The fight over future Formula 1 regulations moves to the Paris courtroom this afternoon when Ferrari's bid to prevent a voluntary budget cap being introduced in 2010 is scheduled to be heard by French legal authorities.
Ferrari is seeking an injunction against changes that the FIA has made to next year's regulations – claiming that they are in breach of a technical veto that the team has had since 1998.
The move means that plans for a £40 million ($60m) cost cap remain up in the air – just a few days before the entries for the 2010 World Championship open. Sources suggest that the outcome of the court case may not be known until later in the week. And even if Ferrari's injunction request is successful, the FIA has already said that it will appeal – meaning the matter may not get sorted for several weeks.
Ferrari has joined several other teams in saying it will not enter F1 next year unless the regulations are changed. And with the FIA refusing to compromise over plans that it thinks are vital for the future health of the sport, legal action was lodged on Friday by the Maranello outfit.
FIA president Max Mosley said after finding out about the court action last week that he believes Ferrari does not have a case, because it did not exercise the veto when it had the chance, and also that the veto right was effectively surrendered as soon as the team got involved in the Formula One Teams' Association (FOTA).
"Obviously it will all come out in court," said Mosley. "We will say first of all it is no longer in place, and if they wanted to do a veto – they were in the meeting on March 17 and they should have done it there if they didn't agree. Instead, they just sat there. Anyway, it will be our contention that they walked away from that agreement some time ago."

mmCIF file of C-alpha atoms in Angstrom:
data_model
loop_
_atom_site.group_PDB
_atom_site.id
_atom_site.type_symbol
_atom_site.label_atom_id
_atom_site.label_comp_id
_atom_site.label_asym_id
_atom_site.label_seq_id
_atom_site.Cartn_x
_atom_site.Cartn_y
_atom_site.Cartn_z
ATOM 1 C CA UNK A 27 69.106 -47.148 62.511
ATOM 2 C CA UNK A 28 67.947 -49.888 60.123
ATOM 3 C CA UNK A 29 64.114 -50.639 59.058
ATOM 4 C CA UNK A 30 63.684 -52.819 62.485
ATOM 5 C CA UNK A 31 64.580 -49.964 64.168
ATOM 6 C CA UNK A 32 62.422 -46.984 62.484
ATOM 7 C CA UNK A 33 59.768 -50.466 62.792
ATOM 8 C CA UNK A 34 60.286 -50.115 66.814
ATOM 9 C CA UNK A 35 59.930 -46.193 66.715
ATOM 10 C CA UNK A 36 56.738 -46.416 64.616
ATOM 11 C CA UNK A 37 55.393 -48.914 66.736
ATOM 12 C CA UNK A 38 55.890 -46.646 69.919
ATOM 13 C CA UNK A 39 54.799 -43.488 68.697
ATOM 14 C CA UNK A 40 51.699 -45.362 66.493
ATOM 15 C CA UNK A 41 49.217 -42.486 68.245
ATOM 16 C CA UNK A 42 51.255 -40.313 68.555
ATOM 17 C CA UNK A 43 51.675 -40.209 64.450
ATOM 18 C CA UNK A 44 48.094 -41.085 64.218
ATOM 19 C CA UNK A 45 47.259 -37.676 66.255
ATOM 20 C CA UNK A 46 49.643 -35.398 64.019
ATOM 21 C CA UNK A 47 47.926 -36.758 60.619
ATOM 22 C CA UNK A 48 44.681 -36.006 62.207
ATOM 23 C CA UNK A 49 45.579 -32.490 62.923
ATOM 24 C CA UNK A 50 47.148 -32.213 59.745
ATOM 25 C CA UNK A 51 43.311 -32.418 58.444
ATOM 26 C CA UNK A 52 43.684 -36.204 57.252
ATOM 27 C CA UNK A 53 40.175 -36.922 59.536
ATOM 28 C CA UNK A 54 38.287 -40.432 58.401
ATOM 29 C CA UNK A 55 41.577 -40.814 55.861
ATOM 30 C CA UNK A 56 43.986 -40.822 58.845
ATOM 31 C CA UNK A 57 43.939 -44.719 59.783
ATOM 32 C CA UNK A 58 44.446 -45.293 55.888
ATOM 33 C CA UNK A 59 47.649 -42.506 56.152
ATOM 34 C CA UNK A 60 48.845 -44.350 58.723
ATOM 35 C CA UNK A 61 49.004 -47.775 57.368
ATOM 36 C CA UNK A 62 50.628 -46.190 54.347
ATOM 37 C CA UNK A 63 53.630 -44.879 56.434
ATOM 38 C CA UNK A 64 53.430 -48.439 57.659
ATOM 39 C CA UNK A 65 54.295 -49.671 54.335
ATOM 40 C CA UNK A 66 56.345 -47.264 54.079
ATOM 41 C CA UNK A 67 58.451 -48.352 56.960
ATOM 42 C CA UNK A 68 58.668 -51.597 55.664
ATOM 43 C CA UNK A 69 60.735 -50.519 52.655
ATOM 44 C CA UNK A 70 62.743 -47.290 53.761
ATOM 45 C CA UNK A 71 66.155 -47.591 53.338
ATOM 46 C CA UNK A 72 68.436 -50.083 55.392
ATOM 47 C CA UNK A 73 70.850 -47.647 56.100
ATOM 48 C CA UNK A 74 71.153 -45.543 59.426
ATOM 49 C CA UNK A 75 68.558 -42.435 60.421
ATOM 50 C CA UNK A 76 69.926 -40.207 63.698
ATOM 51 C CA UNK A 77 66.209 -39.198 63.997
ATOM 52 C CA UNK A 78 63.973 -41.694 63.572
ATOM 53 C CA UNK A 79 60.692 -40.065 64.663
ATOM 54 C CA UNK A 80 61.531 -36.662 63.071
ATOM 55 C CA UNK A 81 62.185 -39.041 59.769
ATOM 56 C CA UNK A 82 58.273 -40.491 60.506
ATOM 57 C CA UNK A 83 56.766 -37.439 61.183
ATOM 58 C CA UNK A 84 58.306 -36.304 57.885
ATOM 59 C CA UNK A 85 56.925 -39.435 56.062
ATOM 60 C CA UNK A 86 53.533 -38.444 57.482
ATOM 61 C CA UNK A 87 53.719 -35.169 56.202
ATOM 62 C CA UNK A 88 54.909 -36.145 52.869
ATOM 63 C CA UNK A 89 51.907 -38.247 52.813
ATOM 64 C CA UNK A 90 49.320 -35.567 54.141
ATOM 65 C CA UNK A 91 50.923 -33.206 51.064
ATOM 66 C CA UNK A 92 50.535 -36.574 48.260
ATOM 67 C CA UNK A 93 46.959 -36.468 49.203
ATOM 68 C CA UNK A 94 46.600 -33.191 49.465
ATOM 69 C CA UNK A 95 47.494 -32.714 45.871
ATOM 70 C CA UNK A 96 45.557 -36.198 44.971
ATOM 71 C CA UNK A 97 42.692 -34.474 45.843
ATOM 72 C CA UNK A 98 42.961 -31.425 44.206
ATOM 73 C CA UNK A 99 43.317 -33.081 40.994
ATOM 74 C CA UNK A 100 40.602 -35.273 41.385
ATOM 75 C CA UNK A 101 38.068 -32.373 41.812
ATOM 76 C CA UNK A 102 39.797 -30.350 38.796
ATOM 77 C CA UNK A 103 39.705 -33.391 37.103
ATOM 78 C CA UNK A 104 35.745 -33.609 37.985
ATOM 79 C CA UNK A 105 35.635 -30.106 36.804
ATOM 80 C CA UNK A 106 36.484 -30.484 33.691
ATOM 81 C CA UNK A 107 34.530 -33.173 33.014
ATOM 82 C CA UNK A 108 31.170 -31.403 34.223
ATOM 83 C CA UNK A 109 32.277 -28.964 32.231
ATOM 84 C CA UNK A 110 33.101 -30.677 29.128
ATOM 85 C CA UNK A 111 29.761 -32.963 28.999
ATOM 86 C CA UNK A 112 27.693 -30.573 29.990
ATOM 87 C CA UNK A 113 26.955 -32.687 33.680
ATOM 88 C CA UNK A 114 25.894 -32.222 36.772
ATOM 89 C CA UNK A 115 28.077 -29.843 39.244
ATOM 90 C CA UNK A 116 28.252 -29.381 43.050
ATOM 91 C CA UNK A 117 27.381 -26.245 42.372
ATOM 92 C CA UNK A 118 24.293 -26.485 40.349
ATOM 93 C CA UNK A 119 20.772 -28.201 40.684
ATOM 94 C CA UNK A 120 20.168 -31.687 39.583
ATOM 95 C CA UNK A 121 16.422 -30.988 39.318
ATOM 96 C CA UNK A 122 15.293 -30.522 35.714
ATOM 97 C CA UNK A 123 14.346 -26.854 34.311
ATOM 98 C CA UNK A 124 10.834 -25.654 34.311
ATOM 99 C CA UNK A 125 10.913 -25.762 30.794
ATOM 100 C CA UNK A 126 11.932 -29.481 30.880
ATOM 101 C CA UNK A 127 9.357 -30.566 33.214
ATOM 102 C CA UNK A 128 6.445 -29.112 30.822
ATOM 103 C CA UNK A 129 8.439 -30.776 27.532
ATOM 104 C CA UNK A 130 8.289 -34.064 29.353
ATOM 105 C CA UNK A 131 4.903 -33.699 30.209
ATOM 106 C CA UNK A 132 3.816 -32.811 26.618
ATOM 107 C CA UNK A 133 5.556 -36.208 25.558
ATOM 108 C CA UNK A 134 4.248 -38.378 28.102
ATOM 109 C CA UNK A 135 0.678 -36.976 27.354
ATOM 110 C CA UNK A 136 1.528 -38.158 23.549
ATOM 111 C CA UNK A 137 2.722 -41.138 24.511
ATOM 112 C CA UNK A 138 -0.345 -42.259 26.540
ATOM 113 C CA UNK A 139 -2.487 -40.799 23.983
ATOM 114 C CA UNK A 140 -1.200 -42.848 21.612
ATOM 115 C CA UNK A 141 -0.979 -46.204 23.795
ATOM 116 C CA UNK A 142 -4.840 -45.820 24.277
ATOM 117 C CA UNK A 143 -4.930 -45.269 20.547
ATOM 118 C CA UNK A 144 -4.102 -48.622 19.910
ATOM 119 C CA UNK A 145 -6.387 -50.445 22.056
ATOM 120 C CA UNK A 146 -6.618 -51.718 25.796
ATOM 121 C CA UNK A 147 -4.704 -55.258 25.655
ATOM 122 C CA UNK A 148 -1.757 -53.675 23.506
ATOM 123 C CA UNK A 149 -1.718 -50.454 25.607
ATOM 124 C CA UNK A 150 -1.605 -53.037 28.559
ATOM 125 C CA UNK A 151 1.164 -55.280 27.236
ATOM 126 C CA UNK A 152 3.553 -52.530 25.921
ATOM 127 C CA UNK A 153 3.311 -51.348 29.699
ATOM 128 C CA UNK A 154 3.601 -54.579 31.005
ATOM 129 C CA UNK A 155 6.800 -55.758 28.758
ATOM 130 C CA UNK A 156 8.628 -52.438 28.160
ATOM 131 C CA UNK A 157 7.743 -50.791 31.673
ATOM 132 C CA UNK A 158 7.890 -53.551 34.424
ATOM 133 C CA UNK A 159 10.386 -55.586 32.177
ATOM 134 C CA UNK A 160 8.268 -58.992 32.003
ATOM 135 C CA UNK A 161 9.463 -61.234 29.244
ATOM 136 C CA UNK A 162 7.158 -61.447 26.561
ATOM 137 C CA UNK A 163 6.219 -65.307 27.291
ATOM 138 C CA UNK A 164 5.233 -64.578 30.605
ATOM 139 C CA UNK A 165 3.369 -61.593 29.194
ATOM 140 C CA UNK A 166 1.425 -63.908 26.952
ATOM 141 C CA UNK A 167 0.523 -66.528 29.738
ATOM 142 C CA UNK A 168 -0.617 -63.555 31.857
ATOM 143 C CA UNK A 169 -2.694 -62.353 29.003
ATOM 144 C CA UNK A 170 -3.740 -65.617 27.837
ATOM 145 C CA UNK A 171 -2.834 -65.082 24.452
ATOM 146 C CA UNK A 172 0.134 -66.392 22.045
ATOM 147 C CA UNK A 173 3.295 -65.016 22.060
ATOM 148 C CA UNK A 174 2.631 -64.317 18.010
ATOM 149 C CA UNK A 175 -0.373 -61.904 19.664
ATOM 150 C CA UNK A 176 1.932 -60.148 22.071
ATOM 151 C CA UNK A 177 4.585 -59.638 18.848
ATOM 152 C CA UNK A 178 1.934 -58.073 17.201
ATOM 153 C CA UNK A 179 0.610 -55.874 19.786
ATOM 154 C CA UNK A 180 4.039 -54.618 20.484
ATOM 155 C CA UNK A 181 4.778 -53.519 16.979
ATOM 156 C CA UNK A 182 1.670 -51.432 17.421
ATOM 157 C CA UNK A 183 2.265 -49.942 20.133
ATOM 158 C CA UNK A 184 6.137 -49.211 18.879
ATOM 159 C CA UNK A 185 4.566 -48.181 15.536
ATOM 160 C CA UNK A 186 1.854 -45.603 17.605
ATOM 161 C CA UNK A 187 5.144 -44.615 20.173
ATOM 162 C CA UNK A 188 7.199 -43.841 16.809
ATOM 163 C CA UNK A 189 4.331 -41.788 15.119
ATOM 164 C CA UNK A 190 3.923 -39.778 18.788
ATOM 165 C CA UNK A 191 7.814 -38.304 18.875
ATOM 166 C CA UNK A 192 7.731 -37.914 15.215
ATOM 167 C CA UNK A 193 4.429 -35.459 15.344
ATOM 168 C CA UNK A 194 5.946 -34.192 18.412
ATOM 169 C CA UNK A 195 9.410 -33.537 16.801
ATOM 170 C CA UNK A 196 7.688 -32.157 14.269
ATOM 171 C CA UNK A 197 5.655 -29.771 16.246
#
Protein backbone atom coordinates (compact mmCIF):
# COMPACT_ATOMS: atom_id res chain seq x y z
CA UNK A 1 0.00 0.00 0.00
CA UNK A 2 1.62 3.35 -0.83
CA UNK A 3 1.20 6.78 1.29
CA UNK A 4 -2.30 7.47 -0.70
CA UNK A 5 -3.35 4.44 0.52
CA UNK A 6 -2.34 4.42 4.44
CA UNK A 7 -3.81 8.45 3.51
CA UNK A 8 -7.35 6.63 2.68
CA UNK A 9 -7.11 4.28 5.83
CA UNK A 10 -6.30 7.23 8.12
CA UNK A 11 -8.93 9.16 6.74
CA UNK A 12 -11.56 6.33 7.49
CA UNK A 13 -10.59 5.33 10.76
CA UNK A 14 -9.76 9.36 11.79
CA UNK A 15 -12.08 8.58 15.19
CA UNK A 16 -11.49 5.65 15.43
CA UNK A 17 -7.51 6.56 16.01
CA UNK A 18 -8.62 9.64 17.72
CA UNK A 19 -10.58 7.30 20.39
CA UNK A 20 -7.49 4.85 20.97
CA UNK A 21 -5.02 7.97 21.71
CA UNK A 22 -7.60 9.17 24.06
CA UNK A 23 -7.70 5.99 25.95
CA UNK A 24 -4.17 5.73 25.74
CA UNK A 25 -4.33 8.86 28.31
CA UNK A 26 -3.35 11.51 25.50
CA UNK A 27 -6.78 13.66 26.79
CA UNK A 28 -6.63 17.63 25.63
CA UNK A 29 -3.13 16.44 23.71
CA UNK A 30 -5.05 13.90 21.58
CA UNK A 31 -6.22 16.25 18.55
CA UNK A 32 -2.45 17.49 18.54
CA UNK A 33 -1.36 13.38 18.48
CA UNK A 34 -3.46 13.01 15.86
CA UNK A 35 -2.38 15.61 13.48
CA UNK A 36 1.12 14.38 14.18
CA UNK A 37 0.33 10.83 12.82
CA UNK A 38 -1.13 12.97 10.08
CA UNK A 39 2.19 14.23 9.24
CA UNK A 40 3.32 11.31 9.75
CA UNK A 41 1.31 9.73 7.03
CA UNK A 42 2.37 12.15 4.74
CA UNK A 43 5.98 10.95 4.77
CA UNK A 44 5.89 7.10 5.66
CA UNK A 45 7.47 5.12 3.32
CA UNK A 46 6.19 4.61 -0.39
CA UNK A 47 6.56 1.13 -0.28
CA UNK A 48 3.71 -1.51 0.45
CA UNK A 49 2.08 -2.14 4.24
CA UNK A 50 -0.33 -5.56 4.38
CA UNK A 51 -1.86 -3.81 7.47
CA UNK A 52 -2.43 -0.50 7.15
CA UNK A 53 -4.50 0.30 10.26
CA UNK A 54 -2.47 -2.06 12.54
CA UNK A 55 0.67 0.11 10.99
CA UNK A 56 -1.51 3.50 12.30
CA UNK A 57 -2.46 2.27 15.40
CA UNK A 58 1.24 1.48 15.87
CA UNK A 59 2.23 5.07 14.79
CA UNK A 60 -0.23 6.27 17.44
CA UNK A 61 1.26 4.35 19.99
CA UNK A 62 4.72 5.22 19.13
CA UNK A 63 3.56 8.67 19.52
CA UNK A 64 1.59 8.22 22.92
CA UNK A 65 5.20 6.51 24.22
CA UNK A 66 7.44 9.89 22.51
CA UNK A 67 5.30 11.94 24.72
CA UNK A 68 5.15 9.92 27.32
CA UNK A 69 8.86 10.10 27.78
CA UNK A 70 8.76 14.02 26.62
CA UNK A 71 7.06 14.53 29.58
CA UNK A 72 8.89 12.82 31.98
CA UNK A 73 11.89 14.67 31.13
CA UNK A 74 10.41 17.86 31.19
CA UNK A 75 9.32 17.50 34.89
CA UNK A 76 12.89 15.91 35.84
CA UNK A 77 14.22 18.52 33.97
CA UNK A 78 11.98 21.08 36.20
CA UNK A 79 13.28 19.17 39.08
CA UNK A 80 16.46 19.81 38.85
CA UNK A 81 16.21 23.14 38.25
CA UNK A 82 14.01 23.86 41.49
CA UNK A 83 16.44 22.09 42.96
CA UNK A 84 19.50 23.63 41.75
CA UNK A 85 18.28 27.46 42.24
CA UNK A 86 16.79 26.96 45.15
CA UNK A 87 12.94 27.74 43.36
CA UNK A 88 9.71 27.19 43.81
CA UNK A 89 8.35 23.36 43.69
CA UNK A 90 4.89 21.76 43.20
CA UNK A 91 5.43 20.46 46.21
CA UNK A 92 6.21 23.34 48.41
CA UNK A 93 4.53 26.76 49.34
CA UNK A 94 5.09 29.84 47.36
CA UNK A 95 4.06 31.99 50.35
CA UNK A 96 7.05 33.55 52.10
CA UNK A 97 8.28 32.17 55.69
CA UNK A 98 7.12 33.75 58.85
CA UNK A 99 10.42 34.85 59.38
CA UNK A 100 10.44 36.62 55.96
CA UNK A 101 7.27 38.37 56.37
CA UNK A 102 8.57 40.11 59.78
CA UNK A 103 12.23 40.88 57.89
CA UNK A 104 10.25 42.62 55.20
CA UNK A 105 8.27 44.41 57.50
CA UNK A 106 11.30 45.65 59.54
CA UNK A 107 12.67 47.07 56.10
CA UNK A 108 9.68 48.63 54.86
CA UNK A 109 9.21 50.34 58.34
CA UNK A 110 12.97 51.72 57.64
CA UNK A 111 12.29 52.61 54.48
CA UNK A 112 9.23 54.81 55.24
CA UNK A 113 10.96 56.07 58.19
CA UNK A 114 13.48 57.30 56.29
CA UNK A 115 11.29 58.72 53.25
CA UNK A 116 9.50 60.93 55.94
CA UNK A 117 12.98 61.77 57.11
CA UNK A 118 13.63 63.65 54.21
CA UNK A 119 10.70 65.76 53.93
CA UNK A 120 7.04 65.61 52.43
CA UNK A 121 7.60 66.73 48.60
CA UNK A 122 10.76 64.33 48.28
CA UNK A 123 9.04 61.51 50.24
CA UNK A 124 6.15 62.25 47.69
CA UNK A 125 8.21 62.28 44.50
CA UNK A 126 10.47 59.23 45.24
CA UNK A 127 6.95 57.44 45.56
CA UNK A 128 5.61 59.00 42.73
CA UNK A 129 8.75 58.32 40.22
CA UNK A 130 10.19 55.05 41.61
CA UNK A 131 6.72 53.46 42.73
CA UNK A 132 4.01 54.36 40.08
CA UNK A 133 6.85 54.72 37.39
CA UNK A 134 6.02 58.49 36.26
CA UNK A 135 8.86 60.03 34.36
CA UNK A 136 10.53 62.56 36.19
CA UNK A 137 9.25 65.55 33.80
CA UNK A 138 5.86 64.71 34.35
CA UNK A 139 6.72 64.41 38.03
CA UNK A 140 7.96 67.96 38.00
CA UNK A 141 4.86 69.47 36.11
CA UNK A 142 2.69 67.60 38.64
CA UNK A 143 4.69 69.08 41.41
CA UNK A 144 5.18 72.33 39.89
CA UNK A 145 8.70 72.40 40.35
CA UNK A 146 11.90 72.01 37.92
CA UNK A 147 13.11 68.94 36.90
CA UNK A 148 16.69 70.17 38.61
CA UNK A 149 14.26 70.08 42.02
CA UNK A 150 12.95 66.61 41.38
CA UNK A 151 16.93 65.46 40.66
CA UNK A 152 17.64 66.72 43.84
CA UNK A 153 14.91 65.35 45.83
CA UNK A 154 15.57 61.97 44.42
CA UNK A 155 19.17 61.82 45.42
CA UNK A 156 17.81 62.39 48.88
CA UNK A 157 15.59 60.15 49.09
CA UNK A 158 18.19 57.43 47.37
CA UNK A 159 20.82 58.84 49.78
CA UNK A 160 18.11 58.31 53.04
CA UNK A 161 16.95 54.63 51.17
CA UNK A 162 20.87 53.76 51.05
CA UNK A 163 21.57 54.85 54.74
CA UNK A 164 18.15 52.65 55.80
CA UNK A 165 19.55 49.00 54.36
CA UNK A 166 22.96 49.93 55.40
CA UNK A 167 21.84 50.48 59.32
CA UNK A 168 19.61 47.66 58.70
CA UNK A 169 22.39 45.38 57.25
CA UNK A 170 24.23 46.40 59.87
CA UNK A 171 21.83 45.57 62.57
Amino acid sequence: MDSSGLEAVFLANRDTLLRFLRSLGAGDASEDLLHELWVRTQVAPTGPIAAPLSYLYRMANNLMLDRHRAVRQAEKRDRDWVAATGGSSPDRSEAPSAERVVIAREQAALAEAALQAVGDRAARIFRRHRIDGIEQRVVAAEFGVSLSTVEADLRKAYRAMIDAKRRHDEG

He added: "Essentially they walked away by forming FOTA. They were always supposed to be loyal to the FIA, work with us and cooperate. Of course, Enzo Ferrari traditionally, he would sit in the middle between the British teams and the governing body, and he would move slightly one way or another according to his interests."
The interest surrounding the threats to not lodge entries to 2010 has increased because of Ferrari's involvement in the matter. But despite widespread suggestions that F1 would be damaged if it lost its most famous team, Mosley insists he is not more worried about losing the Italian outfit than anyone else.
"I actually once said they were the most important team, and that got immediately interpreted as giving them special treatment, which we don't and never have," explained Mosley. "They race under the same rules as everybody else. But from a public point of view they are the most important team, and that is reflected in the fact that they get the most money in their deal with Bernie [Ecclestone].
"But the idea that they are indispensable is nonsense. It is a little bit like poor [Ayrton] Senna. He was the most important driver in 1994 but when he very sadly got killed, F1 went on. Lotus was very important once, so were Brabham. All sorts of people – Maserati in the 1950s too."
FOTA members are expected to meet in Monaco on Friday to discuss their response to the FIA's insistence that the budget cap is going ahead next year.